Patients with tinnitus commonly seek symptom relief via cannabis use, according to new research.
The study, published last month in the Journal of Otolaryngology – Head & Neck Surgery, is being called the first “to assess perspectives and usage patterns of cannabis in patients experiencing tinnitus.”
The findings, based on interviews with 45 individuals suffering from tinnitus, showed “that 42% (19/45) of patients had never used cannabis, 36% (16/45) previously used cannabis at some point in the past, and 22% (10/45) reported current cannabis use at the time of questionnaire completion.”
“Of the 10 patients currently using cannabis, 80% (8/10) reported that it helps with tinnitus-related symptoms. Patients reported that it helped with dizziness/unsteadiness/disequilibrium (3/8, 38%), auditory symptoms (3/8, 38%), emotional difficulties (anxiety, depression, feeling upset, fear) (6/8, 75%), pain (headache, neck pain/aches) (7/8, 88%), sleep disturbances (7/8, 88%), and functional difficulties (concentration, fatigue, work disturbances) (4/8, 50%),” the study said.
“Overall, 96% (43/45) of patients responded that they would consider cannabis as a treatment for their tinnitus. Patients also considered cannabis as a viable treatment for their tinnitus-related symptoms,” it continued.
Here is more on the findings:
“Patients considered cannabis use for auditory symptoms (91%), and symptoms related to their tinnitus, such as emotional complaints (60%), sleep disturbances (64%), and functional disturbances (56%). 36% of patients had previously used cannabis and 22% of patients reported cannabis use at the time of the study. 80% of patients that were actively using cannabis reported that it helped with tinnitus-related symptoms, such as dizziness, anxiety, bodily pain, and sleep disturbances. Most patients would prefer to use edibles (62%), tablet (58%) and cream (47%) formulations of cannabis. Patients were concerned about the cost (29%), potential physical health implications (53%) and psychosocial side effects (60%) of cannabis. Over half of patients learned about cannabis from a friend or family member and only 22% of patients learned about cannabis from a physician or nurse.”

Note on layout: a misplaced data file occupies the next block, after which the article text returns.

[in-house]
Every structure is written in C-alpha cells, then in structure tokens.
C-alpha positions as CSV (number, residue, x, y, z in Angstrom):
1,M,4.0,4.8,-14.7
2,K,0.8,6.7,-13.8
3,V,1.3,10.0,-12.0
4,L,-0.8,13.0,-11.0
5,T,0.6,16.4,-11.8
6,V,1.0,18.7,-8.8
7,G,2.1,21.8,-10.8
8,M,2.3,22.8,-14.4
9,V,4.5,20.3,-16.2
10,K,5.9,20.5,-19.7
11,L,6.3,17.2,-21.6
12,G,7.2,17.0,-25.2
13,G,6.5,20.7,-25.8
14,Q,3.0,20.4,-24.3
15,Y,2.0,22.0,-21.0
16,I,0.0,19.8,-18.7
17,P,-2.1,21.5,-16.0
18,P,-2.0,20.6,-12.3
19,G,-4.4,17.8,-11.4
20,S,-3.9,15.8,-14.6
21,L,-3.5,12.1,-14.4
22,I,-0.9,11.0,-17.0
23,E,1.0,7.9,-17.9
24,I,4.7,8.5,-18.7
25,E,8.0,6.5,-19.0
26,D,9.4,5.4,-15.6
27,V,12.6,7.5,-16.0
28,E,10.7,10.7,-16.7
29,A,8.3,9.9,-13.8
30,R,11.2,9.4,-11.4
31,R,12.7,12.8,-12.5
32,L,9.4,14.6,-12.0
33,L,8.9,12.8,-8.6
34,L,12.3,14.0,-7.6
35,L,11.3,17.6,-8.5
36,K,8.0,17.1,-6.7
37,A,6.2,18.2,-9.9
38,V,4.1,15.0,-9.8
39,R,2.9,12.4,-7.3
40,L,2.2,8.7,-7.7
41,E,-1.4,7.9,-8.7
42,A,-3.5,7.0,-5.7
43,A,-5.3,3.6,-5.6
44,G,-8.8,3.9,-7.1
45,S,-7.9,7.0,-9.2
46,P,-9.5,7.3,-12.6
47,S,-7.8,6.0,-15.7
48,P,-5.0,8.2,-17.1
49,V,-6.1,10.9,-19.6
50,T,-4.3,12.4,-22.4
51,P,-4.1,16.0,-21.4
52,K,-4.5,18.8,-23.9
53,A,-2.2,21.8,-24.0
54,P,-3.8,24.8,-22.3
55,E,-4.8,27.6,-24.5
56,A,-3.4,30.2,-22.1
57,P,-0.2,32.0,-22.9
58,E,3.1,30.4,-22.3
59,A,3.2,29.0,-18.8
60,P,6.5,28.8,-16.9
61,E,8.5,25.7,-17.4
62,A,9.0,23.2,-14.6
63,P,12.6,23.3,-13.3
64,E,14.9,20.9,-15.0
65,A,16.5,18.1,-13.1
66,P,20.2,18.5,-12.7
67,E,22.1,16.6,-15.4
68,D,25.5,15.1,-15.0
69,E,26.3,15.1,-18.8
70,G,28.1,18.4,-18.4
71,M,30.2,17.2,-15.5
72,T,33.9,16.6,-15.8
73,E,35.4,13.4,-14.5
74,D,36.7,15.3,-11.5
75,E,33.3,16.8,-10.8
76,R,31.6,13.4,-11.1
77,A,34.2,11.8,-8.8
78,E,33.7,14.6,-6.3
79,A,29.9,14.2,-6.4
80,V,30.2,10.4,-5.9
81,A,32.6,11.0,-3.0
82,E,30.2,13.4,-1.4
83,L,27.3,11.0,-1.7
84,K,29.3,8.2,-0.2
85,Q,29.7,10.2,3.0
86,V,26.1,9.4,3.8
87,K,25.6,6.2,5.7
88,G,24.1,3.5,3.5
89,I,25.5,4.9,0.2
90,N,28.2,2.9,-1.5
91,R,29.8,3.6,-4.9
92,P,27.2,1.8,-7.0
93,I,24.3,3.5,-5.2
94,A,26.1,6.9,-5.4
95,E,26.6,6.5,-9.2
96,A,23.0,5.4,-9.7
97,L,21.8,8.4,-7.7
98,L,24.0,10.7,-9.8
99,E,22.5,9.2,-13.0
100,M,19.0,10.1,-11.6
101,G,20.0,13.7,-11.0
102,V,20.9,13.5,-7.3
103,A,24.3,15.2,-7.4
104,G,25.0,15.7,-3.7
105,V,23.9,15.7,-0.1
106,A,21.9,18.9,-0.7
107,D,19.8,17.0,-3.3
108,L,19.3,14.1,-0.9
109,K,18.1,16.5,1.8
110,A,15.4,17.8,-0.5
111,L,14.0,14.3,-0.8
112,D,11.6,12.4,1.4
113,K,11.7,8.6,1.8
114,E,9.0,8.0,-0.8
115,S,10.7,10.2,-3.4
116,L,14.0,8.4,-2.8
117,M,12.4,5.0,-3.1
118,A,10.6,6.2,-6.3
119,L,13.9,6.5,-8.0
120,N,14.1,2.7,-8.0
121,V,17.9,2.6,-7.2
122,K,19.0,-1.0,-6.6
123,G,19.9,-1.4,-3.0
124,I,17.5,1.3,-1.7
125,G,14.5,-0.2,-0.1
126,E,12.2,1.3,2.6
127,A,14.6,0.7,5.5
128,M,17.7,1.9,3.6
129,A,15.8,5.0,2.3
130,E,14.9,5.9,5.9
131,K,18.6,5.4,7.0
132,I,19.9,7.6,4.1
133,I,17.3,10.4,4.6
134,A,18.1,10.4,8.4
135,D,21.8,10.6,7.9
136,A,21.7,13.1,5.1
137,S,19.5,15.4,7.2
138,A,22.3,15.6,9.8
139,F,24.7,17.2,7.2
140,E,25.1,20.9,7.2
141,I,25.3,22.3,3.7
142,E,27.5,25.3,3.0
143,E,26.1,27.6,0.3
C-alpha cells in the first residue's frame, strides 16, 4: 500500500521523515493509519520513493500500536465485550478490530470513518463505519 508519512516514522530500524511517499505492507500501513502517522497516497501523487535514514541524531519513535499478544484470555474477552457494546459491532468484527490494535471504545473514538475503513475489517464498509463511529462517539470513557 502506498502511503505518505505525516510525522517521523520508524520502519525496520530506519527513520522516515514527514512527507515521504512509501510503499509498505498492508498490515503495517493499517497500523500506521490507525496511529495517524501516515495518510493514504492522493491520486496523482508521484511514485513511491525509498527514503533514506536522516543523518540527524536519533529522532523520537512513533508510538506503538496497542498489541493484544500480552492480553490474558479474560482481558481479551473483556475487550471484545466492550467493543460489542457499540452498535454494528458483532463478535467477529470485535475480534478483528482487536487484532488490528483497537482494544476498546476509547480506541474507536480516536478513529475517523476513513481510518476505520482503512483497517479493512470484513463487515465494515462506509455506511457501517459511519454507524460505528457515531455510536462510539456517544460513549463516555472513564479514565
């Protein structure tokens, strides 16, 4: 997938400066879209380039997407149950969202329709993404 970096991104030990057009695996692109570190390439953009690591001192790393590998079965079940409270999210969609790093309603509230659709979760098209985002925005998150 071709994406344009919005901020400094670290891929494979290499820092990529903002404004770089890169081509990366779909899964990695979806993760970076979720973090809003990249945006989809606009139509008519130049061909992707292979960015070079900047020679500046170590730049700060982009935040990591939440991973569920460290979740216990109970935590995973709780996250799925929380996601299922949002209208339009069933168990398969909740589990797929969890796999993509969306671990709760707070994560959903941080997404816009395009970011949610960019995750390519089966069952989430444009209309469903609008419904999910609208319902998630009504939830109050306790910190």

The authors of the study believe that the findings could serve as the groundwork for more research, and perhaps even clinical trials that assess the effectiveness of cannabis for tinnitus treatment.
“The results of this study demonstrate an active interest amongst patients with tinnitus to consider cannabis as a potential adjunctive treatment for symptom management. Moreover, cannabis use is both common and can be beneficial in this patient population. An understanding of patient attitudes towards cannabis use is a prerequisite to exploring its potential use in clinical practice,” they wrote in their conclusion.
“Cannabis use is common amongst patients with tinnitus and most participants would consider cannabis as a treatment option to manage their symptoms. Almost all patients were interested in learning more about cannabis if proven to help with symptoms of tinnitus, but physicians must be aware that most patients receive their information on cannabis from non-medical sources. This data may lay the groundwork for future research and clinical trials on cannabis use for tinnitus alleviation. Otolaryngologists can develop an understanding of patient attitudes and usage patterns to guide patient counseling on the use of cannabis for symptoms associated with tinnitus,” they added.
Those who suffer from this are often vexed by the lack of an effective treatment.
The authors noted that “antiepileptic drugs, such as lamotrigine and gabapentin, have been studied as pharmacological treatment for tinnitus, given their inhibitory effect in the central nervous system,” but “there is insufficient evidence to support the use of antiepileptic drugs for tinnitus and it has not shown to be beneficial compared to placebo.”